Early fall can be a viable time for propagating fig trees, primarily through propagation by cuttings. During this season, the tree is transitioning from its active growth phase to dormancy. By taking cuttings before the first frost but after the tree has stopped actively growing, you can allow them to develop roots slowly over the winter, ready to burst into growth when spring arrives.

What Type Of Soil Should I Use For Fig Tree Cuttings?

When propagating fig tree cuttings, it’s essential to provide the right type of soil to encourage successful rooting and healthy growth. Fig trees prefer a well-draining, slightly sandy, and nutrient-rich soil mixture. Here’s a recommended soil mixture for fig tree cuttings:

  1. Soil Mix: Combine equal parts of well-draining garden soil and coarse sand or perlite. You can also add organic matter, such as compost or aged manure, in small amounts to enrich the soil mixture and improve its fertility.
  2. Sand or Perlite: Adding sand or perlite helps improve the soil’s drainage, preventing waterlogging and root rot. The coarse texture of these components ensures that excess water can drain away easily.
  3. Organic Matter: While fig trees are not heavy feeders, incorporating a small amount of well-rotted compost or aged manure can provide essential nutrients and improve soil structure. Do not overdo it with organic matter, as fig tree cuttings are sensitive to overly rich soil.
  4. pH Level: Ensure that the pH level of the soil mixture is slightly acidic to neutral, typically in the range of 6.0 to 7.0. You can adjust the pH level by adding lime to raise it or sulfur to lower it if necessary.
  5. Sterilization: It’s a good practice to sterilize the soil mixture before using it for fig tree cuttings to prevent the introduction of pathogens and pests. You can sterilize the soil by heating it in an oven at 180-200°F (82-93°C) for about 30 minutes.
  6. Containers: Plant your fig tree cuttings in well-draining containers or pots filled with this soil mixture. Make sure the containers have drainage holes to allow excess water to escape. Remember to keep the soil consistently moist but not waterlogged during the rooting process. Proper soil preparation and care will greatly enhance the success of propagating fig tree cuttings.


In conclusion, propagating fig trees is a gratifying journey that allows you to nurture new growth and share the beauty of this beloved fruit-bearing tree. By understanding the best propagation methods, timing, and soil requirements, you can embark on this horticultural adventure with confidence. Whether you choose to propagate through cuttings, air layering, or other methods, your efforts will be rewarded with the joy of watching your fig tree flourish and bear delicious fruits. So, roll up your sleeves, get your hands dirty, and let the propagation process lead you to a fruitful future in your garden. Happy gardening!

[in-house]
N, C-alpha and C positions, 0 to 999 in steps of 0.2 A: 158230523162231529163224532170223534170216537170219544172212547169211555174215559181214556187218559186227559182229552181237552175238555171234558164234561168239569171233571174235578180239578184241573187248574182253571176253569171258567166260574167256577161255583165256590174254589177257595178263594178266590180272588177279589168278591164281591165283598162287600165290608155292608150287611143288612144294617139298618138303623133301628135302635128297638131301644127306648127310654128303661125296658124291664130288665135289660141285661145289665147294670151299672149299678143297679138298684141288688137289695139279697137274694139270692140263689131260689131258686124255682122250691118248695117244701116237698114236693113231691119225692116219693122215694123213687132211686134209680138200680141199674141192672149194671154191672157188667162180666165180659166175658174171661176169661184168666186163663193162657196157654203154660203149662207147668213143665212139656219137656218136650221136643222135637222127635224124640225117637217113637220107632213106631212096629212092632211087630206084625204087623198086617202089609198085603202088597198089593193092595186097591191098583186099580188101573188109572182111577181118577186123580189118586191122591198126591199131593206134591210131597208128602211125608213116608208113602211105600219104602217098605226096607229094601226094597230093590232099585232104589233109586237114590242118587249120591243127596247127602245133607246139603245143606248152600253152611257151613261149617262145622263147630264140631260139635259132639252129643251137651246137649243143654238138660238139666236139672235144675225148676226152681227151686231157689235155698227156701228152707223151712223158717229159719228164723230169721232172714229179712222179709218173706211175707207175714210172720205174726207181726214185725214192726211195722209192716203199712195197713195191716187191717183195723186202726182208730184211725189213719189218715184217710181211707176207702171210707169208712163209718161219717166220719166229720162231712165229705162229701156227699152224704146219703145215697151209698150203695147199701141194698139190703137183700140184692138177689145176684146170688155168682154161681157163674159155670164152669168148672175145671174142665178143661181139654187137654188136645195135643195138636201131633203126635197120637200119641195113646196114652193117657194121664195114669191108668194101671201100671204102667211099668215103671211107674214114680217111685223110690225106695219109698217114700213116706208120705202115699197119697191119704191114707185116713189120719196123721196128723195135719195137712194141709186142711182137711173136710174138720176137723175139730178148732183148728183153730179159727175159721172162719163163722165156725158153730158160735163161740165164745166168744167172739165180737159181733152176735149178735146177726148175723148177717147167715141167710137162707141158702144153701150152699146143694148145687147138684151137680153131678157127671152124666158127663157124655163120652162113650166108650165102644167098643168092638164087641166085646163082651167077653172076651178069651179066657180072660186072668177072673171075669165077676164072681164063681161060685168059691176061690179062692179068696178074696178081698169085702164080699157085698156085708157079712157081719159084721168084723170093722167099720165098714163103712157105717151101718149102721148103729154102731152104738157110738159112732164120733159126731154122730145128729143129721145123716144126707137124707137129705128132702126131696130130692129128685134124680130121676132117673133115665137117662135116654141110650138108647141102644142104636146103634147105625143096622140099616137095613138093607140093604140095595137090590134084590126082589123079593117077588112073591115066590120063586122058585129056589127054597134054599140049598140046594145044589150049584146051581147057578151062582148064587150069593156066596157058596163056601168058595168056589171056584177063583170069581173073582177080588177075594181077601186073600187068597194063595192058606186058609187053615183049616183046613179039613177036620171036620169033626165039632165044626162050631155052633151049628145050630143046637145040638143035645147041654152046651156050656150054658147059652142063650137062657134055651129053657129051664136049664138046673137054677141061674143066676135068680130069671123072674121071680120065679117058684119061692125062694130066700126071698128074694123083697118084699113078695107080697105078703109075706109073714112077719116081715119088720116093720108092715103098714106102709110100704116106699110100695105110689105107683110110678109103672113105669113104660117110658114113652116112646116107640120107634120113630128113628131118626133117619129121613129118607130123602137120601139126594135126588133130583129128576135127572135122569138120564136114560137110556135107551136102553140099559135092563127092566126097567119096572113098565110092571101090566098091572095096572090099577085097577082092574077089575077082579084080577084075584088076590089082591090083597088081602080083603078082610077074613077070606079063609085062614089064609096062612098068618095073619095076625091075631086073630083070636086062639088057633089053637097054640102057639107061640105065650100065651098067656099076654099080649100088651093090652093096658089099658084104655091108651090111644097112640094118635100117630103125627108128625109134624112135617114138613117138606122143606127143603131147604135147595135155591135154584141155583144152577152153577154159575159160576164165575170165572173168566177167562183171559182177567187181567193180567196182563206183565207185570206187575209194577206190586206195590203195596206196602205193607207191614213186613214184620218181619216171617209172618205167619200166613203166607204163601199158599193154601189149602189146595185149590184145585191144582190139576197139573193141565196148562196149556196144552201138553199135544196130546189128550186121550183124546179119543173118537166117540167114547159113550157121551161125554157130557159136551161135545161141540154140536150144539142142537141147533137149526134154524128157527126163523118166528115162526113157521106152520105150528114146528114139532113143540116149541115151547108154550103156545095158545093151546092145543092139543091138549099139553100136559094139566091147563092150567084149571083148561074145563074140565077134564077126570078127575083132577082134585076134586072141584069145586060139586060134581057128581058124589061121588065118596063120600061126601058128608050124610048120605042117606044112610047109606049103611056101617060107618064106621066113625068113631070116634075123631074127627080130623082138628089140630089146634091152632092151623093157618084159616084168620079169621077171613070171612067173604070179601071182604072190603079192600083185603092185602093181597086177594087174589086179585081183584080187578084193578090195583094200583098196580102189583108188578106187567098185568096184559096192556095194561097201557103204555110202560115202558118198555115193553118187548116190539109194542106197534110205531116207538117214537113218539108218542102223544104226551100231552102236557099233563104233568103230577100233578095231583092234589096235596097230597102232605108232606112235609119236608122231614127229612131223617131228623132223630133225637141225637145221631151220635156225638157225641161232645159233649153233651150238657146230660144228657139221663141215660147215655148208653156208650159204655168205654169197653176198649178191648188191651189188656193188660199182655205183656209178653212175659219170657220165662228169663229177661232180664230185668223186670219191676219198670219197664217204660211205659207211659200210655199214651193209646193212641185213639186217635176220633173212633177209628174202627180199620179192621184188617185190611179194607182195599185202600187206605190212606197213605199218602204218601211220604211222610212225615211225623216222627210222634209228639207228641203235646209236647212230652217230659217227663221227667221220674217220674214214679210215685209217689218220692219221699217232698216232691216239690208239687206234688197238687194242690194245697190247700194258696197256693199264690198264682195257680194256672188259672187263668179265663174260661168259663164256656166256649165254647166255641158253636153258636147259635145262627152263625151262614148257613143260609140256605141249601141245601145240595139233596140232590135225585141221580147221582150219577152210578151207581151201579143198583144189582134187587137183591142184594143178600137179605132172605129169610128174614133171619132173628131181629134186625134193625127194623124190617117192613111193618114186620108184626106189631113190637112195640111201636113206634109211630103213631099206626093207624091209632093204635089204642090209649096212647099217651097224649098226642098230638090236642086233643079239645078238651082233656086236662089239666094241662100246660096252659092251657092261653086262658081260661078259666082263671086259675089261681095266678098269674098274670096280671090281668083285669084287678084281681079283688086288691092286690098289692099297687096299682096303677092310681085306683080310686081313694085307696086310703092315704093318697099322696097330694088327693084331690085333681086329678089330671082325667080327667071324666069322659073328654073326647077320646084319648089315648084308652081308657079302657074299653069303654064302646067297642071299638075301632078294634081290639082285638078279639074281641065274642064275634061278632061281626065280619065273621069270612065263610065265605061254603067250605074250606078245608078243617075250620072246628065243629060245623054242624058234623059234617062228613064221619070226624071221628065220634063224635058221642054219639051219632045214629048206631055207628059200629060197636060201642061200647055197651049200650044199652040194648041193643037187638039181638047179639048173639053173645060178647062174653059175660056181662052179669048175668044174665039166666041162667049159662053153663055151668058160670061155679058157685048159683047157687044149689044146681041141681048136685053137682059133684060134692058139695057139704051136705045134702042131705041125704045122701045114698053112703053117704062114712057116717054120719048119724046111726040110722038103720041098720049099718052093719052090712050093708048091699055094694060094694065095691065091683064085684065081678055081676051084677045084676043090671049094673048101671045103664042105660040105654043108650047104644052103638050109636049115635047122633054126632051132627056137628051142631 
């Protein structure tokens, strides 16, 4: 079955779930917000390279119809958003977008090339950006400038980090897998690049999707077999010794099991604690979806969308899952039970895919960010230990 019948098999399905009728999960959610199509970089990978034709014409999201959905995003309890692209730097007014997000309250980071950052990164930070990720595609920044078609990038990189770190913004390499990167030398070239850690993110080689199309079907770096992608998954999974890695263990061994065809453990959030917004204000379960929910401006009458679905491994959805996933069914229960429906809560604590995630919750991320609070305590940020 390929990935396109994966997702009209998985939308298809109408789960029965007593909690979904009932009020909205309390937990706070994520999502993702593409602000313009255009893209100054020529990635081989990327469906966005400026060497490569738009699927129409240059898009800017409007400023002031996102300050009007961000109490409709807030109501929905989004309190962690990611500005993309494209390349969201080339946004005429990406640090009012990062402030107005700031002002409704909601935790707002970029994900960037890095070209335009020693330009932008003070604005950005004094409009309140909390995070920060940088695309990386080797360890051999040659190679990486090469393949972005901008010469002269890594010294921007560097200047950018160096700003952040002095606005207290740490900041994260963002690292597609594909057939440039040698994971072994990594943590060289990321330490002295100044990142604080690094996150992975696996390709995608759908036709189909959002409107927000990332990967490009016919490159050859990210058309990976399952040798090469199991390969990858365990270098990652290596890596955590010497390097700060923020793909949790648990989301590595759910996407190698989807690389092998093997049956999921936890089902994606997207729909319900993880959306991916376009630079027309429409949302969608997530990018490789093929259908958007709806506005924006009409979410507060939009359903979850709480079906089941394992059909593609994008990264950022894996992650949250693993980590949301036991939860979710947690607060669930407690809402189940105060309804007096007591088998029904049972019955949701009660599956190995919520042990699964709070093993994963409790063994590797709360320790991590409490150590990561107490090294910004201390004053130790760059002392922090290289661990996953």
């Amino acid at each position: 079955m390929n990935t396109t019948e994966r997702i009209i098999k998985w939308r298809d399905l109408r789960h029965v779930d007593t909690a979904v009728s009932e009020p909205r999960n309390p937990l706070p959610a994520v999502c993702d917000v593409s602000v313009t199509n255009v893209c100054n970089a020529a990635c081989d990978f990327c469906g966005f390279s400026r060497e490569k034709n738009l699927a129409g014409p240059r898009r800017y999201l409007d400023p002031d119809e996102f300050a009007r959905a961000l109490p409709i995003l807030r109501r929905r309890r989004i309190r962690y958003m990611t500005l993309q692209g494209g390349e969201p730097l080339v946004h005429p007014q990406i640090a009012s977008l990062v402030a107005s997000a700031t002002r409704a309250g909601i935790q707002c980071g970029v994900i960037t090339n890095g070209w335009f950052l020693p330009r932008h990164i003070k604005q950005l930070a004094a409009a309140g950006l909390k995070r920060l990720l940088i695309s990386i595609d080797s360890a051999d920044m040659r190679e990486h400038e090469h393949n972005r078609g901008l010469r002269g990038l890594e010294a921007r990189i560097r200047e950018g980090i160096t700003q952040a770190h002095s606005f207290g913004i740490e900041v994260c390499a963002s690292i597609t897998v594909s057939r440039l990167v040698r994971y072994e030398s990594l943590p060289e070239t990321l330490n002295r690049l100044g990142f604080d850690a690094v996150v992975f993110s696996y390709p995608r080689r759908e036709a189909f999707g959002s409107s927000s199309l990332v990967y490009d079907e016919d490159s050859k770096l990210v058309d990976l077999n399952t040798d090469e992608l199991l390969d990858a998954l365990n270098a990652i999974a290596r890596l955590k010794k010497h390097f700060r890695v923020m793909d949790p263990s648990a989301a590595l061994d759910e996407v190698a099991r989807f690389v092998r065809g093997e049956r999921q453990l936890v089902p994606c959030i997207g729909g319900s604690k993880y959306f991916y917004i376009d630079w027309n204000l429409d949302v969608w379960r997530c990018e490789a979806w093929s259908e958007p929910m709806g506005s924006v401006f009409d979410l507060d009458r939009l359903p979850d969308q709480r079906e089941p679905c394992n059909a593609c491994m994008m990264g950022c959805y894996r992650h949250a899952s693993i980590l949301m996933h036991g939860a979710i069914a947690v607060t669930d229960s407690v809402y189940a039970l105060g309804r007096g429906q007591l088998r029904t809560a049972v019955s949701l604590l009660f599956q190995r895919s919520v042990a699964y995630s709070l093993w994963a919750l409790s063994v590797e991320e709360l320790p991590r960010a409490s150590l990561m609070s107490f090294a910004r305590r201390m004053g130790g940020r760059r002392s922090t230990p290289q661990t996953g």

When Is The Best Time To Propagate A Fig Tree?

The best time is typically in spring when the tree is actively growing, or in late winter just before spring begins.

Can I Propagate A Fig Tree From Store-Bought Figs?

While it’s possible, it can be challenging. Fig trees from store-bought figs may not always produce true-to-type trees.

How Long Does It Take For Propagated Fig Trees To Bear Fruit?

It can take a few years, typically 2-3, for propagated fig trees to mature and start producing fruit.

What Type Of Soil Should I Use For Fig Tree Cuttings?

Use a well-draining mixture of garden soil and sand or perlite, with a slightly acidic to neutral pH.

Can I Propagate A Fig Tree From A Mature Tree’s Branches?

Yes, you can propagate fig trees from mature branches using methods like cuttings, air layering, or grafting.

Barbara Botts
Barbara Botts is a news writer. She has a passion for writing and loves to share stories that matter with the world. Barbara is an advocate for social justice and believes in using her voice to speak up for those who cannot speak for themselves.